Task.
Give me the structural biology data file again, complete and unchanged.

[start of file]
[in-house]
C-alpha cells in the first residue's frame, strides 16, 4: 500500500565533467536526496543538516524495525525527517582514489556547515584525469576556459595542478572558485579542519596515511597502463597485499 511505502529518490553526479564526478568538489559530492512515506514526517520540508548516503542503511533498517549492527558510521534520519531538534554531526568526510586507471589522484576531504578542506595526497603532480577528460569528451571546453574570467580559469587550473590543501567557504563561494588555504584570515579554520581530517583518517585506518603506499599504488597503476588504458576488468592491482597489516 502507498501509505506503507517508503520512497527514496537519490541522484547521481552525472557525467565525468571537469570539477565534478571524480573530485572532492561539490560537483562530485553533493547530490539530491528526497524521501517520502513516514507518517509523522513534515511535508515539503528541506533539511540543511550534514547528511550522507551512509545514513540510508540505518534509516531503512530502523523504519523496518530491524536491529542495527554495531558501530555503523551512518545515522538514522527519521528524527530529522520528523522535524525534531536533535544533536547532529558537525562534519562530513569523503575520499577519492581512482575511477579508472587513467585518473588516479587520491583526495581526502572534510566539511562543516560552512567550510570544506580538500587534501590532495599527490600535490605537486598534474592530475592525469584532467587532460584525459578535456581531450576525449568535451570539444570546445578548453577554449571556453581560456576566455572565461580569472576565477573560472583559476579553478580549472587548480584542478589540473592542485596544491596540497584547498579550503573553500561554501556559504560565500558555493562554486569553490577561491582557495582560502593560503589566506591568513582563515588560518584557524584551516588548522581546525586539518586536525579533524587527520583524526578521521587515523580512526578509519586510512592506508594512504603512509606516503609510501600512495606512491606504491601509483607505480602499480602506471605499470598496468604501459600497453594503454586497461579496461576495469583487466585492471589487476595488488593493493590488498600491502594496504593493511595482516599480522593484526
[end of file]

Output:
[in-house]
C-alpha cells in the first residue's frame, strides 16, 4: 500500500565533467536526496543538516524495525525527517582514489556547515584525469576556459595542478572558485579542519596515511597502463597485499 511505502529518490553526479564526478568538489559530492512515506514526517520540508548516503542503511533498517549492527558510521534520519531538534554531526568526510586507471589522484576531504578542506595526497603532480577528460569528451571546453574570467580559469587550473590543501567557504563561494588555504584570515579554520581530517583518517585506518603506499599504488597503476588504458576488468592491482597489516 502507498501509505506503507517508503520512497527514496537519490541522484547521481552525472557525467565525468571537469570539477565534478571524480573530485572532492561539490560537483562530485553533493547530490539530491528526497524521501517520502513516514507518517509523522513534515511535508515539503528541506533539511540543511550534514547528511550522507551512509545514513540510508540505518534509516531503512530502523523504519523496518530491524536491529542495527554495531558501530555503523551512518545515522538514522527519521528524527530529522520528523522535524525534531536533535544533536547532529558537525562534519562530513569523503575520499577519492581512482575511477579508472587513467585518473588516479587520491583526495581526502572534510566539511562543516560552512567550510570544506580538500587534501590532495599527490600535490605537486598534474592530475592525469584532467587532460584525459578535456581531450576525449568535451570539444570546445578548453577554449571556453581560456576566455572565461580569472576565477573560472583559476579553478580549472587548480584542478589540473592542485596544491596540497584547498579550503573553500561554501556559504560565500558555493562554486569553490577561491582557495582560502593560503589566506591568513582563515588560518584557524584551516588548522581546525586539518586536525579533524587527520583524526578521521587515523580512526578509519586510512592506508594512504603512509606516503609510501600512495606512491606504491601509483607505480602499480602506471605499470598496468604501459600497453594503454586497461579496461576495469583487466585492471589487476595488488593493493590488498600491502594496504593493511595482516599480522593484526